It’s that time of the year when the there is palpable tension in the air and chills run down the students’ spines. Gauri Rane speaks to experts on what should be done to curb the exam fear.
Exam time puts everyone in a tizzy. Apart from sweaty palms and palpitation, students find themselves battling anxiety induced medical conditions as well. Sonali Badkar, mother of a teenager, who is appearing for class X exam this year says, her daughter, like her colleagues, is suffering from the “exam fever.” While Badkar is trying her level best to calm her daughter down, experts say that no matter how hard you may try; exams are rarely going to be a stress-free event. Here’s what experts suggest one should do to help students tackle these exam fears.
MARK IT—Kirti Bakshi, counselling specialist
- Refrain from “studying anything new as last minute studying can lead to confusion.
- For better retention, use highlighter to mark important points.
- Revise from quick revision books than from textbooks.
- Family should desist from coaxing the child to study, or comparing him/ her with other examinees.
- Each child has a way of learning and one should understand and respect that.
- Teachers need to give up the “I told you so attitude.”
- Children may have last minute doubts and teachers should help them; sometimes last minute training may also be retained well.
MEMO-RISE—Geet Oberoi, special educator
- Improve the psychological environment at home and it will enhance academic performance.
- For memory enhancement, use the checklists of helpful mnemonics: M – Model the strategy and explain, I – Inform students when and how to use it, R – Remind students to use it, R – Repeat the strategy for practice, O – Outline why the strategy is useful, R – Reassess the students’ performance when using the strategy, S – Stress the transfer of the strategy to other tasks.
- Mental energy can be improved by taking frequent short breaks between activities that place intense demand on alertness.
- Keep children active and cognitively engaged by non-disruptive use of physical activity (squeeze a tennis ball, roll clay in their hands, stretch at the desks, tap pencils on their thigh / arm).
- A consistent bedtime routine can help maintain alertness during the day.
- Avoid visits of guests at home during exam time.
Breathing and physical exercise, and soft music playing in the background will boost the child’s learning capacity.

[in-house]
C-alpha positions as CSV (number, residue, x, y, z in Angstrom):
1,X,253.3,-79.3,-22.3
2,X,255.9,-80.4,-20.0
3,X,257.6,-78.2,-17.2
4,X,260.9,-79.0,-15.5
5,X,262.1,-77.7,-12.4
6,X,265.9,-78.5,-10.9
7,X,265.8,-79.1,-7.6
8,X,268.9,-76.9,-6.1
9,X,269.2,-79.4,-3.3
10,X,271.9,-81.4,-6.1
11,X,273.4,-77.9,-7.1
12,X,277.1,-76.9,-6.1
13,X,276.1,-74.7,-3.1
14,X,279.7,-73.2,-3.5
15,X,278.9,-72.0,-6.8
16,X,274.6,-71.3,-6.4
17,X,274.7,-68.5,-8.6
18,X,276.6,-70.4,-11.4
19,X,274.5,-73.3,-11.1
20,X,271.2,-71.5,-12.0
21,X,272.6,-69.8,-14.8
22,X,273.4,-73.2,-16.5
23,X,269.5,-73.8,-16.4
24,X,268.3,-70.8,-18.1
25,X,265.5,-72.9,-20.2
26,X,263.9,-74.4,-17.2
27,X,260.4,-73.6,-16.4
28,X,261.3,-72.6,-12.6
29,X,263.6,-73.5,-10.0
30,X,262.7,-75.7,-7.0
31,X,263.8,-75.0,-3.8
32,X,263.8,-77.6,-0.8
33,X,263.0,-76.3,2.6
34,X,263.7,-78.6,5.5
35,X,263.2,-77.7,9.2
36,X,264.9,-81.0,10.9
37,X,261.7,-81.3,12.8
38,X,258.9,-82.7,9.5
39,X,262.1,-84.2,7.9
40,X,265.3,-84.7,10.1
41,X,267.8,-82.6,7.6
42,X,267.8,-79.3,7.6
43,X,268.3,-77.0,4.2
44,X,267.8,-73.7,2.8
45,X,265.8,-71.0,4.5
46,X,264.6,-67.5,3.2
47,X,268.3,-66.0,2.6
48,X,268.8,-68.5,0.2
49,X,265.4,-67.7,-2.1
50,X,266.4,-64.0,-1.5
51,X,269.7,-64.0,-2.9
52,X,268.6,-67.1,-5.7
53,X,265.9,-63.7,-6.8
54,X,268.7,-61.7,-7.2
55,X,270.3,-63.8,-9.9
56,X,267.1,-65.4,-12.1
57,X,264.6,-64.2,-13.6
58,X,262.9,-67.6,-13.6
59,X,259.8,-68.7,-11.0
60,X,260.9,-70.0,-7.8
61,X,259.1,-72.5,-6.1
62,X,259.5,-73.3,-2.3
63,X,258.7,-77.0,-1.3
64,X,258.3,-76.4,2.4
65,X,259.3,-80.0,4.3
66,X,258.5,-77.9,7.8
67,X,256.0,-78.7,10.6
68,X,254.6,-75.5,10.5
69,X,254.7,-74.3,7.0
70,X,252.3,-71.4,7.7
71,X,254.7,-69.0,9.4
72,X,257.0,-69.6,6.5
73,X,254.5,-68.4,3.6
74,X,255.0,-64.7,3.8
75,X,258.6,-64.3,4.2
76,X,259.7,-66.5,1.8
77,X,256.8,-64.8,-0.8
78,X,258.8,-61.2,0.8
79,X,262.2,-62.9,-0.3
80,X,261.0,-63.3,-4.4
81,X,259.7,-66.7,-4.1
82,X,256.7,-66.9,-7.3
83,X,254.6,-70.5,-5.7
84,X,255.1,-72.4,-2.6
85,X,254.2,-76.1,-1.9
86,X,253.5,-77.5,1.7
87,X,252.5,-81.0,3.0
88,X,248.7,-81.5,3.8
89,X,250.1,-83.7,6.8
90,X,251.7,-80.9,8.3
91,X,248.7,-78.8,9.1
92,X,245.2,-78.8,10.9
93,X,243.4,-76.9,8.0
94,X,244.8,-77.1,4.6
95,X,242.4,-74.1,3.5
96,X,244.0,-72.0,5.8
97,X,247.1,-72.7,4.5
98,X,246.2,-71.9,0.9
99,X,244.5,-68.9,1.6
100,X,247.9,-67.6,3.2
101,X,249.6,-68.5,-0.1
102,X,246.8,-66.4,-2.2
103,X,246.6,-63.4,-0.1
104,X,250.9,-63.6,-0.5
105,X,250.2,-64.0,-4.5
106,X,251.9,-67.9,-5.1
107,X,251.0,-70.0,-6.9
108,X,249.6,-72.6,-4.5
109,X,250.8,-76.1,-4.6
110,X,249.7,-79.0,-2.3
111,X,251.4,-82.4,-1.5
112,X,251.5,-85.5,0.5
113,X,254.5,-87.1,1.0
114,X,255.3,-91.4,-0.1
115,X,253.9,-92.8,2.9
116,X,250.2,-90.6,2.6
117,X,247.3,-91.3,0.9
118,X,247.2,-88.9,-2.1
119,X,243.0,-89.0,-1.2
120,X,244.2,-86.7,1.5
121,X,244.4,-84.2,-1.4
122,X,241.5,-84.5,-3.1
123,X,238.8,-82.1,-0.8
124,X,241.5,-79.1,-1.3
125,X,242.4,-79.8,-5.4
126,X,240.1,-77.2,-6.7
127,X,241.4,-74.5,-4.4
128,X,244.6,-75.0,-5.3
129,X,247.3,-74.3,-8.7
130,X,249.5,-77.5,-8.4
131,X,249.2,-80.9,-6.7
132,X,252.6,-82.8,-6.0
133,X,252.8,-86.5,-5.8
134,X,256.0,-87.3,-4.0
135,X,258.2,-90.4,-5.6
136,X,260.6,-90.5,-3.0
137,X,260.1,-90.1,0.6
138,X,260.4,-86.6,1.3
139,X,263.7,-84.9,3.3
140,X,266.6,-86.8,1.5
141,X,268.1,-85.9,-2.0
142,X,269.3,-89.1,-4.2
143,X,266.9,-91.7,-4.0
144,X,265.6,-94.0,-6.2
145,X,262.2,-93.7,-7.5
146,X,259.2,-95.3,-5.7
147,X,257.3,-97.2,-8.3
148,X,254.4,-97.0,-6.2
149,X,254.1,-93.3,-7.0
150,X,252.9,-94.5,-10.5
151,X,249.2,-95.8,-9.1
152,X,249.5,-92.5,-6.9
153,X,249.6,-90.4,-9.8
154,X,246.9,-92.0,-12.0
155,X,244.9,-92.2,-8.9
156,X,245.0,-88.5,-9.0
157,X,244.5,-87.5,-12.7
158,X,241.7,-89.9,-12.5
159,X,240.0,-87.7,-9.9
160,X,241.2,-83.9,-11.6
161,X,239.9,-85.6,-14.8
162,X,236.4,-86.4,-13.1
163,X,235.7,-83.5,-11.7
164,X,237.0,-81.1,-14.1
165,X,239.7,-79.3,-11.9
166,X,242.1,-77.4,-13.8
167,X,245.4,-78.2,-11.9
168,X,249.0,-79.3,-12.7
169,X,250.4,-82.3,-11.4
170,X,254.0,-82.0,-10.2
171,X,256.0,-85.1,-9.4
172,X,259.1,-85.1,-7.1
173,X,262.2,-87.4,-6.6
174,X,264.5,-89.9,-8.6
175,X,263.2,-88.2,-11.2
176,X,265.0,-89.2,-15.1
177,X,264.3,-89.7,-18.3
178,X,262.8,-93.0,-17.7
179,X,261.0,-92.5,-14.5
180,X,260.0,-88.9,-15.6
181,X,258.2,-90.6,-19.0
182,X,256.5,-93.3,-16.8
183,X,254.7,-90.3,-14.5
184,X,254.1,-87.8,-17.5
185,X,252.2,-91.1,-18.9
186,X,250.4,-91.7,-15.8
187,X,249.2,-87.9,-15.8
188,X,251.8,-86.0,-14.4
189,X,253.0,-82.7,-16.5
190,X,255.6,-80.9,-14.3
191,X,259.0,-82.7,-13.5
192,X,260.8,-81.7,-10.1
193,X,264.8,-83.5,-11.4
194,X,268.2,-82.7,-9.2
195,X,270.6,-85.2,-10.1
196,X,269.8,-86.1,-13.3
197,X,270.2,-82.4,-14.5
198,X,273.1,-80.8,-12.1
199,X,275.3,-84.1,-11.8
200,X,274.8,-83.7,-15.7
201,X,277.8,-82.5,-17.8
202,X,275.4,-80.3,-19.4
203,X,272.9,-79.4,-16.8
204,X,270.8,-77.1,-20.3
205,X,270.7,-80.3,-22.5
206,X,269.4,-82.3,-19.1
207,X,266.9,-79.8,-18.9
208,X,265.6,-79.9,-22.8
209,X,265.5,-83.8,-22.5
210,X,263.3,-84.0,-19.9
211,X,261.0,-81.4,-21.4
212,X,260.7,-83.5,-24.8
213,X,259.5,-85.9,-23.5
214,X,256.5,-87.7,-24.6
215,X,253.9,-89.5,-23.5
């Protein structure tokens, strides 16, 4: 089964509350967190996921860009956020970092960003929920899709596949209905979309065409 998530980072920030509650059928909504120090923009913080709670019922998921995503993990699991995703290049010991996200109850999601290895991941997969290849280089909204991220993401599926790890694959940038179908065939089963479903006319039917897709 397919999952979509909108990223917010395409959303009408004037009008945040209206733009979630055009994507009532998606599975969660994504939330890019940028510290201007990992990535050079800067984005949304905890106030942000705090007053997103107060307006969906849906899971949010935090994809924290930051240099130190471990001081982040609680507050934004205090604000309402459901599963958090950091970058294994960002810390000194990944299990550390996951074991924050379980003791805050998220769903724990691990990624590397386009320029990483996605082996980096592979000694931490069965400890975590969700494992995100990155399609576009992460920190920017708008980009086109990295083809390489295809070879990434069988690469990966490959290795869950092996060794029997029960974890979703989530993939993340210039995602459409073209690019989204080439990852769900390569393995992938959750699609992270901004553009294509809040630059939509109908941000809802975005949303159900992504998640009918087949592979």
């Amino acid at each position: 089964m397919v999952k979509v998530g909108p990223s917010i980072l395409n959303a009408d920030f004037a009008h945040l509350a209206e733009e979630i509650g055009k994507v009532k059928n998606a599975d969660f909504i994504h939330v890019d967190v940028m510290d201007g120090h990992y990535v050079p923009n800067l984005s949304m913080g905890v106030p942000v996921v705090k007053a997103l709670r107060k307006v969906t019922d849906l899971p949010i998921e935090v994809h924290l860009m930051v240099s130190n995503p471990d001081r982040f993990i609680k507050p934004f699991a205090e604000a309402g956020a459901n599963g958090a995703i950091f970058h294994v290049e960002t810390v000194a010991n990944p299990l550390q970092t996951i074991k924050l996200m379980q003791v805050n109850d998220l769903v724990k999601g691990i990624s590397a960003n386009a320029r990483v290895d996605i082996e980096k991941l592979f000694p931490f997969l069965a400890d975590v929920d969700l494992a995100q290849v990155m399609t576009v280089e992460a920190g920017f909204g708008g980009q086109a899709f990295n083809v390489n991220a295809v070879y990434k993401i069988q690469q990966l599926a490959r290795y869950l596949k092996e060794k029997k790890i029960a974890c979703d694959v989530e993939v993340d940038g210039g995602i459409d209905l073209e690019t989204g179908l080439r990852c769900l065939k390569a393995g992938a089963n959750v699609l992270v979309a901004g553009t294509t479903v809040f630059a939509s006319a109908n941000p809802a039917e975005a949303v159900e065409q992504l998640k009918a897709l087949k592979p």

EAT RIGHT and GET FIT— Nawaz Modi Singhania, fitness and wellness expert
- Eat smart during exams. Eating right will make you bright. A good diet will provide your brain with the nutritional support that it needs in order to perform at the highest level. Here are some foods that support brain health:
1. Nuts & seeds- Omega - 3 fatty oils found in flaxseed and walnuts are important for brain health.
2. Berries and fruits- Increase mental agility and focus.
3. Whole grains- Is the brain’s best source of energy over an extended period of time and improves blood flow to the brain.
- Do cardio exercises that aren’t just important for a healthy body but also for a healthy mind. Cardio exercise increases blood flow, which in turn, ensures a greater delivery of oxygen and glucose to the brain needed for mental alertness.
- Adequate sleep is another important factor.
Back on the memory track
Focus and pay attention: It only takes eight seconds to completely focus on something and have it transfer effectively from short term to long term memory.
Utilize your surroundings. Use little tricks to help you remember.
Use visualization and association. Form pictures in your mind to help you remember, associate them with something personal. You are more apt to remember something that is personal to you than just random thoughts.
Seek help: If you are anxious and something is bothering you, talk to someone who can help you.
Food for thought
Top brain foods
- Omega 3 (fish, walnuts flax sees)
- Pumpkin seeds
Food to avoid
- Excessive salt
- Artificial sweetners